In 2015, we journeyed across about two-thirds of the country, and found that we loved doing the Junior Ranger programs at National Park sites. Each site -- Park, Memorial, Monument, etc. -- has a program geared for children through middle elementary school (though plenty of adults like to do the programs as well). This year, as I simultaneously planned our 34-park cross-country itinierary and the boys' school year programs, I realized that instead of a textbook-based program, we were going to do a park-based history program.
Something we've discovered is that it can be very overwhelming to take everything in when visiting a National Park site. There's the history of the park itself, the theme/person the park is based on, geography, architecture...where to begin? We also discovered the Junior Ranger program highlights important parts of a venue, giving an overview with enough details to learn, but not so many that young brains get frustrated and shut down. Most programs are also cross-curricular: for example, a visit to the General Grant Memorial features activities not just about the man buried there (President Grant), but also architectural features of the mausoleum, while the Ranger guide to Yellowstone Park addresses the history of the park, the geology of the caldera, and even the animals that live there. Even creative writing becomes fair game!
Included are individual activities, such as word searches or mazes, while other pages can became group projects. Some of the more difficult activities that were divided among the scholars; one would work on a page while another did something different, and they'd share answers.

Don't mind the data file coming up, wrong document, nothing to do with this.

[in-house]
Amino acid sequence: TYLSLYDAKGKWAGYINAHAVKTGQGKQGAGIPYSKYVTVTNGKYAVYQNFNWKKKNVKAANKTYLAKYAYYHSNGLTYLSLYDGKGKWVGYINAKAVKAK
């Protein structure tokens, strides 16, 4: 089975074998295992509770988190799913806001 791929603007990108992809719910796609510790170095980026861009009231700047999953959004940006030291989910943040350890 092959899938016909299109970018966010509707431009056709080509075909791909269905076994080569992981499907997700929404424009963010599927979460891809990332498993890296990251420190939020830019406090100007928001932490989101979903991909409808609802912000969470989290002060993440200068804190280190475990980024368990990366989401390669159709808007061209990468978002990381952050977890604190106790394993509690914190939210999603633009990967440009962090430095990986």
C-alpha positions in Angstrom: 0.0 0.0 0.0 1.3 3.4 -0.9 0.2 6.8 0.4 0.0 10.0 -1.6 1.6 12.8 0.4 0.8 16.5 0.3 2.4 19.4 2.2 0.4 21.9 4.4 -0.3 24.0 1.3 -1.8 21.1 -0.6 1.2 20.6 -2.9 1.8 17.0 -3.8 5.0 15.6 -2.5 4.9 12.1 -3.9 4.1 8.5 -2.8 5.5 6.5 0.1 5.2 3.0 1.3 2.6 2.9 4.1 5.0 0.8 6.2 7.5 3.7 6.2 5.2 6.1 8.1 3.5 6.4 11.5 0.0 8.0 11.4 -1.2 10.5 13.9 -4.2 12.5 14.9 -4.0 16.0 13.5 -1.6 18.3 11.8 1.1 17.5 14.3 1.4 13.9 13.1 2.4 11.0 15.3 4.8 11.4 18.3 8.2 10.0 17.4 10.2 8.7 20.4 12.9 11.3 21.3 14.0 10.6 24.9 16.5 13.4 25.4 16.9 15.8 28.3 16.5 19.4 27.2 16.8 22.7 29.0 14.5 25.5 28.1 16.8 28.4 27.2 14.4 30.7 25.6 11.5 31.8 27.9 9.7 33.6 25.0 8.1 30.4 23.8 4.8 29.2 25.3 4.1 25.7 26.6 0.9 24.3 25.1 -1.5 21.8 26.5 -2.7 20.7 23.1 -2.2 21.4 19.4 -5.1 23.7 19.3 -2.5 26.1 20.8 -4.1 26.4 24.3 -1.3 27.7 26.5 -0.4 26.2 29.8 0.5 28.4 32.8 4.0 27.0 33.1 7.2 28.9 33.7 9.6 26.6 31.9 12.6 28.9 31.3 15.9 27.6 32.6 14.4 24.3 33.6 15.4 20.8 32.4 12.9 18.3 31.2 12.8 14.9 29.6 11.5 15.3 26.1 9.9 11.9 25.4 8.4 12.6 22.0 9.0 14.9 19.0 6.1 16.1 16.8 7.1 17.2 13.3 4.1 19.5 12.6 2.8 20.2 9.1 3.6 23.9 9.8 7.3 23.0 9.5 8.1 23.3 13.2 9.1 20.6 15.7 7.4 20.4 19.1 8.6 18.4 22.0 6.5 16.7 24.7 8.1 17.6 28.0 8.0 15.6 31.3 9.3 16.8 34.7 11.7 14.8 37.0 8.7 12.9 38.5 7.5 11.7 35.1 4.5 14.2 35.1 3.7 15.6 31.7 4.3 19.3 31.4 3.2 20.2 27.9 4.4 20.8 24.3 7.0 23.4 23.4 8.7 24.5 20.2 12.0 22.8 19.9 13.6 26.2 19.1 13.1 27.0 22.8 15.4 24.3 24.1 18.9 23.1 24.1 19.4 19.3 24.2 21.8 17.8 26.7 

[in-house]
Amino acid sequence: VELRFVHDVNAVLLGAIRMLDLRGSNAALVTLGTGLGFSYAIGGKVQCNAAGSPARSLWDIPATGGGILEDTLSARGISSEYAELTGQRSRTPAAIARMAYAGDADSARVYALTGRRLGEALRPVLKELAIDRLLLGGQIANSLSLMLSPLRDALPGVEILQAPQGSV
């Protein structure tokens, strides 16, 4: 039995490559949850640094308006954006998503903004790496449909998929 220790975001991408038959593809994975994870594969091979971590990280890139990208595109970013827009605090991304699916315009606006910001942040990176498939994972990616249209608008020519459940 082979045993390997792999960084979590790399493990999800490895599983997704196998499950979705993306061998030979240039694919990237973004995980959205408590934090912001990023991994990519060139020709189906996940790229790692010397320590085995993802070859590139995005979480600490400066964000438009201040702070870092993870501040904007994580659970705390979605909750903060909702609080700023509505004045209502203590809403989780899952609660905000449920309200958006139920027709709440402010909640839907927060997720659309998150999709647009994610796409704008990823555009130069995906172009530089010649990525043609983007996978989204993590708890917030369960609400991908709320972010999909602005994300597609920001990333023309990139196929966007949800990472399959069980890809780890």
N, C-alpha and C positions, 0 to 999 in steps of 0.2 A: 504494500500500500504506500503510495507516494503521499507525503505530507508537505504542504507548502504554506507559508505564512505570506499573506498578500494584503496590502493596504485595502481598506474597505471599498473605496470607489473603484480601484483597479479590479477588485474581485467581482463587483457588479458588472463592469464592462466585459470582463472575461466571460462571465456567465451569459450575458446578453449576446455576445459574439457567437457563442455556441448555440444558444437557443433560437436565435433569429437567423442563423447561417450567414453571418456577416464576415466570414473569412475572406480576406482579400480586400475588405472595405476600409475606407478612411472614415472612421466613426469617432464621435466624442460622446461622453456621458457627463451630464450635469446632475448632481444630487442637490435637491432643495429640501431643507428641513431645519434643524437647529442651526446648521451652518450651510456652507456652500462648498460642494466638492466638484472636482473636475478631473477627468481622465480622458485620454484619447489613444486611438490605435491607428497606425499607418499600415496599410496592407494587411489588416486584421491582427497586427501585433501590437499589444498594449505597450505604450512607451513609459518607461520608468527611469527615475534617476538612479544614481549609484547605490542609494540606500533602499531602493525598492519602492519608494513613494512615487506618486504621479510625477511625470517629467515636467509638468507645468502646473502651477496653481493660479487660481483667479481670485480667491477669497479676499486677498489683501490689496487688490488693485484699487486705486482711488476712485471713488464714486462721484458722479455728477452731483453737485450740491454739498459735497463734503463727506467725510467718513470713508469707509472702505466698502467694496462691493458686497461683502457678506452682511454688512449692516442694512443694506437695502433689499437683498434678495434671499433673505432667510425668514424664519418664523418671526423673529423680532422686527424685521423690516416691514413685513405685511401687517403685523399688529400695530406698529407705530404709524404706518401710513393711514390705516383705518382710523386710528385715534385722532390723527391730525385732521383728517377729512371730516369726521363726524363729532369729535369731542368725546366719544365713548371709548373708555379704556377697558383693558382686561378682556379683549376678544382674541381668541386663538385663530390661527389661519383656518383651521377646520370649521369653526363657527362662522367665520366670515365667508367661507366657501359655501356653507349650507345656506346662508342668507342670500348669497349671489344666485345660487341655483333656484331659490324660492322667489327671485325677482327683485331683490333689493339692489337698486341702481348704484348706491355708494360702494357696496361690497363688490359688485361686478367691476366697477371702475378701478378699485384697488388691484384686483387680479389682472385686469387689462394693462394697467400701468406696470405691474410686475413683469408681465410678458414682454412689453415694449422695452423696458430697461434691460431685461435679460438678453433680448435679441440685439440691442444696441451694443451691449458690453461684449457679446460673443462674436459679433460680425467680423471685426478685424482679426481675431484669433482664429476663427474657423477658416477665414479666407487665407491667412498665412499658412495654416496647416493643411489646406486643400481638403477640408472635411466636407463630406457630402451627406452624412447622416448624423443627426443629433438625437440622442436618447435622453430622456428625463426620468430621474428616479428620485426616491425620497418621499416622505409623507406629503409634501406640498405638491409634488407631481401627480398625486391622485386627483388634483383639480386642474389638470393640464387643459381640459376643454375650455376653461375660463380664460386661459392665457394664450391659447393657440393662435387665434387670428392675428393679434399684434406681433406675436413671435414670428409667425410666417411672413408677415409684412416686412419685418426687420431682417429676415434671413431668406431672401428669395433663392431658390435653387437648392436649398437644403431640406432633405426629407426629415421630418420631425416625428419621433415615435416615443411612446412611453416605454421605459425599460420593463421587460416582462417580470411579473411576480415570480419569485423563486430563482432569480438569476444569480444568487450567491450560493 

Many of the questions can be answered by carefully looking in visitor center museums or along trails, but often there are "Interview a Ranger" options. At first, Jude was very shy, and only would go up to the Rangers with his book when he learned that it was "Ask the Ranger, or you can't earn your badge," but after a few interviews he became more comfortable with the idea of asking perfect strangers about their jobs. We found the Rangers to be extremely kind and patient, as well as knowlegeable about their assignments. We even found a few Rangers that became real-life Park Rangers because they had been Junior Rangers!
Junior Ranger badges are earned. They aren't given out just for showing up. Rangers check books for completion -- and some will even ask questions about what Rangers should know. On our trip this summer, Celia, Jude, and Damien filled their ranger hats and vests with badges, and someone asked about how they could get them. Jude piped up, "They're hard work! You have to answer the questions and everything!" From site-specific badges to topical ones like Paleontology and NPS History, these programs provide serious learning, not just a souvenir of the trip.
The National Park Service also helps preserve "hidden" stories. Have you ever heard of George Rogers Clark? You've probably heard of his baby brother's cross-country expedition -- he would be the William Clark of "Lewis and Clark" and the Louisiana Purchase Expedition. However, until we visited here, I had never heard of George.
The George Rogers Clark National Historical Park is in Vincennes, Indiana. It was here that Clark, leading a small band of frontiersmen, secured Fort Sackville from the British and earned the support of the local Native tribes. Sadly, his efforts have been generally omitted from history books, but if it wasn't for the eldest Clark's efforts on the western frontier during the Revolutionary War, there would have been no United States to expand westward!